The text, however, suffers from too many rhetorical questions, which slows the narrative. Providing little purpose, these questions disrupt the visualization of the events forcing the reader to disconnect from the text and then reconnect to contextualize the situation. It’s annoying.
Unfortunately, this is not a history book. Further, readers should not look toward this text for historical accuracy. And that’s a shame. The historical inaccuracies or vagueness of key events that occurred in St. Osyth and The Cage could have been cured by noting sources or utilizing a historian. Two errors stick out. The first is that St. Osyth, if a real person, did in fact marry the man she was bequeathed to and had a son named Offa King of Essex. The second is that Ursula Kemp’s remains have an interesting provenance. Most recently, her presumed remains were reinterred in a sacred burial plot in April 2011. Both should have been considered for inclusion as it would add credibility to the legends and create an emotional fallacy as to why readers should care about these two women.
Though minor, the two errors diminish the owner’s story. Readers are left wondering how much she truly knows or researched about the popular haunted destination. Mitchell still owns the property, although it remains listed for sale. She wisely opines: “I feel lucky to have escaped….”
Buy the book, though. Estep concludes the book by interviewing other teams and individuals who felt the urge to investigate The Cage. Their voices add to the narrative. But buy the book because very few investigations are published. The paranormal community benefits from these publications.
Estep, Richard, and Vanessa Mitchell. Spirits of the Cage: True Accounts of Living in a Haunted Medieval Prison. Llewellyn Worldwide, Ltd., 2017.
 According to Catholic Online, http://www.catholic.org/saints/saint.php?saint_id=4926.
 According to independent filmmaker, http://www.ursulakemp.co.uk/; news organizations, http://www.clactonandfrintongazette.co.uk/news/clacton_frinton_news/14218434.How_Guinness_loving_grandfather_kept_Ursula_Kemp_witch_legend_alive/; and blogs, http://www.badwitch.co.uk/2011/11/bones-of-witch-laid-to-rest-in-essex.html.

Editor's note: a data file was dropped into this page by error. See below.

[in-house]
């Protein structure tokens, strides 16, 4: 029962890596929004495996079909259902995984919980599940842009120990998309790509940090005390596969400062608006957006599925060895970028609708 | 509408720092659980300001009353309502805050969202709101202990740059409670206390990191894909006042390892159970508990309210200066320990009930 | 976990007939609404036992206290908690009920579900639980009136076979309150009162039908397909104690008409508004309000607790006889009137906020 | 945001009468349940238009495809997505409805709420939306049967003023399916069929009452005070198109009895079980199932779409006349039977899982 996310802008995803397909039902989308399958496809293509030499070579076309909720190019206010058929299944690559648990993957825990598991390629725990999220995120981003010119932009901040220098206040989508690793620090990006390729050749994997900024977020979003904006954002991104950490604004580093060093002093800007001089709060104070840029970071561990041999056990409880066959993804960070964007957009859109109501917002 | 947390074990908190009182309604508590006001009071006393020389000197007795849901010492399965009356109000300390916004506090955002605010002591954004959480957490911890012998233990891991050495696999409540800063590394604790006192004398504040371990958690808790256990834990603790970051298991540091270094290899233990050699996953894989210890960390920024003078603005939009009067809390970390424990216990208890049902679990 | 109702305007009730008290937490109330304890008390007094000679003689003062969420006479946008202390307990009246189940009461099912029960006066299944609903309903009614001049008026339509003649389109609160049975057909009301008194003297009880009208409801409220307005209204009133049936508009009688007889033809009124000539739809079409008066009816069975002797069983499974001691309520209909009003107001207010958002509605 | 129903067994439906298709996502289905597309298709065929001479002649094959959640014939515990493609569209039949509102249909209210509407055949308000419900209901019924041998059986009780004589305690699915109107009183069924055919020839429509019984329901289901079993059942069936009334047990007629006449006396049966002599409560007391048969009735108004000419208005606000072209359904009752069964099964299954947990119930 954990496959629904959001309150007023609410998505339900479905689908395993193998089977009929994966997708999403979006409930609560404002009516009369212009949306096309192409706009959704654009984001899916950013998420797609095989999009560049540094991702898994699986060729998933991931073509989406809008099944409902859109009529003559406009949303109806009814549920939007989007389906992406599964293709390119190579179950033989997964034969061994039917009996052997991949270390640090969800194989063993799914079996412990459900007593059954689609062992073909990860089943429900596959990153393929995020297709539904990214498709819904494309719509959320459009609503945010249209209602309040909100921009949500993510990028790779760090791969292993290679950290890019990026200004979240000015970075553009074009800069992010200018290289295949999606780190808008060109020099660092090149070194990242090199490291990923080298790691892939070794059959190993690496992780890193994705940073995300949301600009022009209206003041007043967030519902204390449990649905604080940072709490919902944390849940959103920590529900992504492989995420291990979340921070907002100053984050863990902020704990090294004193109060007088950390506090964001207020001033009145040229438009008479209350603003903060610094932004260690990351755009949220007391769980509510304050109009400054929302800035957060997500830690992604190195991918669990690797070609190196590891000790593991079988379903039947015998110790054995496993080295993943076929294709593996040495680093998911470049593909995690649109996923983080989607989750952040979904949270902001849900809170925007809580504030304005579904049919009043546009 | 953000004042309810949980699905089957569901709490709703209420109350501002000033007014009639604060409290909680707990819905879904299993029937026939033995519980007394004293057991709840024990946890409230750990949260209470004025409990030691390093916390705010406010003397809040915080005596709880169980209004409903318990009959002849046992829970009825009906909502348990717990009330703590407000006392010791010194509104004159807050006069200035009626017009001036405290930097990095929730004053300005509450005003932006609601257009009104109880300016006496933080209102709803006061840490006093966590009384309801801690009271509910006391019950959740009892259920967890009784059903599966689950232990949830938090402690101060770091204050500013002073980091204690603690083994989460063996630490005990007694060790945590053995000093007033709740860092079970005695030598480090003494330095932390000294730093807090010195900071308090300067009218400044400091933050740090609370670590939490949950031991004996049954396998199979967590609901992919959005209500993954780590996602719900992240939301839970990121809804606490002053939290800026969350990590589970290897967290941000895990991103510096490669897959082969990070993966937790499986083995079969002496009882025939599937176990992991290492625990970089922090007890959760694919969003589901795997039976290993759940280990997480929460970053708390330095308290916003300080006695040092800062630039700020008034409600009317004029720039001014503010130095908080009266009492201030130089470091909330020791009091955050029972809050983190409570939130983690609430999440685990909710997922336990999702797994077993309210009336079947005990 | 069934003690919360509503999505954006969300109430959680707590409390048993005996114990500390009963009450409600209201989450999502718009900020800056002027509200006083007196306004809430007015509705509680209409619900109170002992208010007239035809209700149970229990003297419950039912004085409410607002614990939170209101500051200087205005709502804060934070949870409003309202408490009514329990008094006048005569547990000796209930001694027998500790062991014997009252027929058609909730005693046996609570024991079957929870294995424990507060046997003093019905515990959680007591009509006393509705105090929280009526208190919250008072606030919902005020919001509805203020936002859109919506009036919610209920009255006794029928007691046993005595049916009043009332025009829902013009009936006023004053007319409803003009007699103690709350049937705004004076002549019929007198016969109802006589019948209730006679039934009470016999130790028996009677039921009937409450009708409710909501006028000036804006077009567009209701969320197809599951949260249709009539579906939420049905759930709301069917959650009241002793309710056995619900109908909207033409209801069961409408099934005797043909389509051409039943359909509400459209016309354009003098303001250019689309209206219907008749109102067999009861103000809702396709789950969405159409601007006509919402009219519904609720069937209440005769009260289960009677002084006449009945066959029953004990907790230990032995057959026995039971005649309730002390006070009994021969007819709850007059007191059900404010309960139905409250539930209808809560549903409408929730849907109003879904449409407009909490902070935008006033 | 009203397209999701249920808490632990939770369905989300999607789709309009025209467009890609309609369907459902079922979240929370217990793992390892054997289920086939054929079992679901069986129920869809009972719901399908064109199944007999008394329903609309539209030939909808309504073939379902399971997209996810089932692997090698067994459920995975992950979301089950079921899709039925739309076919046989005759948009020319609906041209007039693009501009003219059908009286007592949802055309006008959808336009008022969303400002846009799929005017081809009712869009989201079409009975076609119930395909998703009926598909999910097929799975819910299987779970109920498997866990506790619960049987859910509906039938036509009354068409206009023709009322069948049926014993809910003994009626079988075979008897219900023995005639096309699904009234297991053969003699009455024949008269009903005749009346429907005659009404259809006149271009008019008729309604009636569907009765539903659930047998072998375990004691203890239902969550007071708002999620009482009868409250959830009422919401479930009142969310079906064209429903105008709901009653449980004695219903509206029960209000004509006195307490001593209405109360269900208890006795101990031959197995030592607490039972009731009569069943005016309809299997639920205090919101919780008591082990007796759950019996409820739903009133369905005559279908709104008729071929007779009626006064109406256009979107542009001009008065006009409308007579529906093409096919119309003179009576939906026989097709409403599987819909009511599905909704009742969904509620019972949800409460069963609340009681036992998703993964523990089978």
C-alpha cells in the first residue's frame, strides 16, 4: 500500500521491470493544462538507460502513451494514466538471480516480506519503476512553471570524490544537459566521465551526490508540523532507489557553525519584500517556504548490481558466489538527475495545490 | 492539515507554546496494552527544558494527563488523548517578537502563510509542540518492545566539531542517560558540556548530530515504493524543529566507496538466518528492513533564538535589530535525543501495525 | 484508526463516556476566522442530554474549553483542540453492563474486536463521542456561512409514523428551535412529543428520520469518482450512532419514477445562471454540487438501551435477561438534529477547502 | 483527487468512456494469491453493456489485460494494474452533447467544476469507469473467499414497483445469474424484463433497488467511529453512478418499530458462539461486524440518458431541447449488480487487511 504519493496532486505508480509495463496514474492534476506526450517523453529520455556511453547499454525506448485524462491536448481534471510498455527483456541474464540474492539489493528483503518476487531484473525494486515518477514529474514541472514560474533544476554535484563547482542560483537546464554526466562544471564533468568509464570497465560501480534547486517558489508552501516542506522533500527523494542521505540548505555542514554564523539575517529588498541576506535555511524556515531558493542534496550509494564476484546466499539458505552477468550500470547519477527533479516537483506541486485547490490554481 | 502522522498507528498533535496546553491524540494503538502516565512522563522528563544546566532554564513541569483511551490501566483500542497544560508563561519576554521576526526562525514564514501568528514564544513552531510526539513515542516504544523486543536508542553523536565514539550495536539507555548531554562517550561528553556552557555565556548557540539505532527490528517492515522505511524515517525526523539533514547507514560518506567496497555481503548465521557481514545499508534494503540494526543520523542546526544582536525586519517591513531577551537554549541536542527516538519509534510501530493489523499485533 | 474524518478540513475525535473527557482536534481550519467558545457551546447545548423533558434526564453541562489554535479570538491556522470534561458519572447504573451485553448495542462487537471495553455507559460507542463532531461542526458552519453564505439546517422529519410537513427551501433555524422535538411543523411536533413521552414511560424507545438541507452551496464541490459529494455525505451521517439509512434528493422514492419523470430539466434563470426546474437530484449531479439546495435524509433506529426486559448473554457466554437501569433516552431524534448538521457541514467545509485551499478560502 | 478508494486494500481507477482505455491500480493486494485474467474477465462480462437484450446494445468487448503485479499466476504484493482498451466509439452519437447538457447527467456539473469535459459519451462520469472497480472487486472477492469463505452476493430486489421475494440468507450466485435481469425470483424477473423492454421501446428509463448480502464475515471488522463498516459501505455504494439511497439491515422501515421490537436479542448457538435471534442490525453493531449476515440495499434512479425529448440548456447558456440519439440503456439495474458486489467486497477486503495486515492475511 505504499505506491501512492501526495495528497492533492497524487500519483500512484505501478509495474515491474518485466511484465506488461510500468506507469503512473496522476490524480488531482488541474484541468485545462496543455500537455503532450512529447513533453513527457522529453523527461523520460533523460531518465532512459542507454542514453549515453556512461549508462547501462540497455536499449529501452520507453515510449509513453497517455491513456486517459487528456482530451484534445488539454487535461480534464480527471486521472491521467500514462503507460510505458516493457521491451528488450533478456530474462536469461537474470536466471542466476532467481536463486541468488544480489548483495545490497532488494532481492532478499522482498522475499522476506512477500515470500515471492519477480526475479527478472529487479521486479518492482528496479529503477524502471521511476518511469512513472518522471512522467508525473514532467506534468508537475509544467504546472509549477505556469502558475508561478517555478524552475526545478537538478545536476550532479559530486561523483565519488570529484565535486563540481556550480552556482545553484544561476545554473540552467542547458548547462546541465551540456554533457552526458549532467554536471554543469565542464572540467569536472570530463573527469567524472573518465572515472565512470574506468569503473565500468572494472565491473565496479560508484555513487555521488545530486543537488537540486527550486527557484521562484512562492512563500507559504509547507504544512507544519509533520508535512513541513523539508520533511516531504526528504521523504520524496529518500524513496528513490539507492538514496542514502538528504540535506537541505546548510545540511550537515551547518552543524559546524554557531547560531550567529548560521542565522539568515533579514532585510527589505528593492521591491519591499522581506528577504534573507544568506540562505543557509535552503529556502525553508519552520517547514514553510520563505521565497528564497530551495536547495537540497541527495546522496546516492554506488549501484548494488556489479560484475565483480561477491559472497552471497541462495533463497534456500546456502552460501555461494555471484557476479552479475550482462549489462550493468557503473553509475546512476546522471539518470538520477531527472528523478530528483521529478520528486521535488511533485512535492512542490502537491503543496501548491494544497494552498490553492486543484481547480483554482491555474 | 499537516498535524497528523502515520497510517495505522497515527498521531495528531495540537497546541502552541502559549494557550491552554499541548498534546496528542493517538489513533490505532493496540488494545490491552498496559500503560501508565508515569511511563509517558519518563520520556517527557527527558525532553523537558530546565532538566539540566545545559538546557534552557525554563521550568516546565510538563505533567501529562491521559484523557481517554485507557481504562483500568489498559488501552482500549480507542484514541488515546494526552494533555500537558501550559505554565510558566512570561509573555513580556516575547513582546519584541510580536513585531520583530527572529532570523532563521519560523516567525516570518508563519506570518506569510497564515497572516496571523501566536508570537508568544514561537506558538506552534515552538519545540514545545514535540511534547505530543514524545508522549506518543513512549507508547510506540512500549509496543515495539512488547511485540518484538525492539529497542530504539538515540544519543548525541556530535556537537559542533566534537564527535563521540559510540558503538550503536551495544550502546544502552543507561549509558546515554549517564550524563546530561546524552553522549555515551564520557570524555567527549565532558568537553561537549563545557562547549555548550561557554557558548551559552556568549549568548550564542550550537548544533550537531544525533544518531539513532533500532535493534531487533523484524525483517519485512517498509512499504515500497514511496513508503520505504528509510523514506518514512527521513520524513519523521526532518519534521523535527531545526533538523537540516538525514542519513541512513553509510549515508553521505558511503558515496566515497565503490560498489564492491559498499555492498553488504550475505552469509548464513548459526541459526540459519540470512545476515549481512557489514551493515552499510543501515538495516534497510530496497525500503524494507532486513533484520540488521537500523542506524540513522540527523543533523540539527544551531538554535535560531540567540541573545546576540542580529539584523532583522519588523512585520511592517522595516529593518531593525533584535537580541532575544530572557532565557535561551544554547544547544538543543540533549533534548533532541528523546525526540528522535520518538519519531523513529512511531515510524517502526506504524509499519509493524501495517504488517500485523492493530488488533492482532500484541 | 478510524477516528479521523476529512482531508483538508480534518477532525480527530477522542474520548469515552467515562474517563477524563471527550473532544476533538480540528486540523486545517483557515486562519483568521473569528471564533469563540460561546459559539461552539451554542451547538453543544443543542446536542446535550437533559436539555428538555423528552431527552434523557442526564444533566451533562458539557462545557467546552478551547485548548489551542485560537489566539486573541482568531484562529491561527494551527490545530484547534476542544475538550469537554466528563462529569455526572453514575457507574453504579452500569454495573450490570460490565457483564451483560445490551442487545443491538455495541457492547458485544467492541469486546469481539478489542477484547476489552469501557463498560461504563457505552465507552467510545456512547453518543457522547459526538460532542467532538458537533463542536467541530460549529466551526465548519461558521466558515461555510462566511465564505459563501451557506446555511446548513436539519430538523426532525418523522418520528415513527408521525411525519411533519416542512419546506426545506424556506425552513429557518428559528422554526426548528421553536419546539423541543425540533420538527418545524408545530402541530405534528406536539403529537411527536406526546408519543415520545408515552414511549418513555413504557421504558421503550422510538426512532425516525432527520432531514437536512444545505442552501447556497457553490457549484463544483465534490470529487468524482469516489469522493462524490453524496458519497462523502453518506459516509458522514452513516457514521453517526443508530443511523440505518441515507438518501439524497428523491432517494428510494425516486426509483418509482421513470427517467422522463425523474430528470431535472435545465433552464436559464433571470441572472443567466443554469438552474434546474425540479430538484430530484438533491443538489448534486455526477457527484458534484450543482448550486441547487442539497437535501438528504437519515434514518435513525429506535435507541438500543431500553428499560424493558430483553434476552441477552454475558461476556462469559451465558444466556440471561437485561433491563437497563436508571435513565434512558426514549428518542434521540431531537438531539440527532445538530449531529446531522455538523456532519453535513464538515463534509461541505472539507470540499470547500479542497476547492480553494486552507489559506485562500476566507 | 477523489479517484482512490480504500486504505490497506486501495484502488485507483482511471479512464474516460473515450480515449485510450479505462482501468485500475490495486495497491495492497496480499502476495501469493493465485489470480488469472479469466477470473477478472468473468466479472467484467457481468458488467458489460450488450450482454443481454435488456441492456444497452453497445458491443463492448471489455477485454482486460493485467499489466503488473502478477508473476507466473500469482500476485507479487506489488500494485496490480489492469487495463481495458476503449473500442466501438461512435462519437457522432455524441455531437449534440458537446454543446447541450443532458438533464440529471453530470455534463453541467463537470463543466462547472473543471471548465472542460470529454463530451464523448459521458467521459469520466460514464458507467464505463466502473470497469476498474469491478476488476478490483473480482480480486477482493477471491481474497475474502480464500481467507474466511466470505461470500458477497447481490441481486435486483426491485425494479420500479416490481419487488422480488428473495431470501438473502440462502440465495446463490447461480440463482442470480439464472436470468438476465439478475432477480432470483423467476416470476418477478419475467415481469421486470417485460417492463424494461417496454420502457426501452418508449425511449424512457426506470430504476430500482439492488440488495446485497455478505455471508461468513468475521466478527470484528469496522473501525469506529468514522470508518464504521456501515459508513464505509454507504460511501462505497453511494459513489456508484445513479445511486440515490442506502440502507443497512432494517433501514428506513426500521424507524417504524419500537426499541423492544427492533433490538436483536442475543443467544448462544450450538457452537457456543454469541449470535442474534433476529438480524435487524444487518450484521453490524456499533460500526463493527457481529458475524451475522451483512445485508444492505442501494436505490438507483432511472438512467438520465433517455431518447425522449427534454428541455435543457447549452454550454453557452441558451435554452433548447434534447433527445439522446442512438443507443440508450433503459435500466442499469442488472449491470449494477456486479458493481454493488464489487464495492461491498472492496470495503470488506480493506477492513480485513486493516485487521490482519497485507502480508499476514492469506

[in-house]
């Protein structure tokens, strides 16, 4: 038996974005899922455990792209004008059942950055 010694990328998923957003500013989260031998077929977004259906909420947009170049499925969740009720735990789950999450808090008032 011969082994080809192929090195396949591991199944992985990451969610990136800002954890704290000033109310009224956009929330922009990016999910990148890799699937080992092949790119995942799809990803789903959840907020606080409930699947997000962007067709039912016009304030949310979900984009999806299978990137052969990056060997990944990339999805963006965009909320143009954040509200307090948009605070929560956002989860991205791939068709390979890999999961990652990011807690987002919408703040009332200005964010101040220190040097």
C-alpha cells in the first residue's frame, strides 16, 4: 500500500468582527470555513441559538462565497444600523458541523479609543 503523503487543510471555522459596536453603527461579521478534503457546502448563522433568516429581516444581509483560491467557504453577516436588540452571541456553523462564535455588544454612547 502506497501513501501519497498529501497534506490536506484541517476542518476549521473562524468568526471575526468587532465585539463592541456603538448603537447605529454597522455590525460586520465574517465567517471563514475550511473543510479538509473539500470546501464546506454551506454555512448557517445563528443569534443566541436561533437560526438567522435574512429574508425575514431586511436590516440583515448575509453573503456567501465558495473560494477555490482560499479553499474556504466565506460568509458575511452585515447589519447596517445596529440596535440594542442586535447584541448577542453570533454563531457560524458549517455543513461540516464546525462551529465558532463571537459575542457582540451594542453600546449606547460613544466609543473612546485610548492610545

Haunted Plank from the Amityville House Makes Travel Channel Debut
Travel Channel’s Mysteries at the Museum returned last month with new episodes. The February 9th episode titled “Amityville Haunting, Ghost Army, and Fugitive Golfer” highlighted a piece of wood from the infamous Amityville Horror house. The demonic possession story was a hoax (see previous 2014 article at https://thehauntedlibrarian.com/2014/03/19/amityville-horror-hoax/); however, it doesn’t mean that this piece of wood doesn’t give off bad vibes. It means there may be another story, based on facts, that should be considered.
Interest in Amityville has not ebbed since the 1977 publication of the book, The Amityville Horror. The movie franchise alone has grossed over $170 million dollars. Add TV adaptations and books, and that’s one healthy moneymaker. This year marks the 40th anniversary of the book’s publication. Expect more media coverage.
Given the interest in Amityville, the house makes the requisite rounds on paranormal shows. This is not the first, probably not the last either, time that Travel Channel has showcased the Amityville house. Paranormal Paparazzi (2012) incorporated the house in 3 segments in 2 episodes. One was particularly insightful. Kathy Lutz’s son and George’s step-son Christopher Quaratino claimed that George practiced black witchcraft in the home, causing the paranormal activity to spike. Needless to say, expect more books and versions to emerge.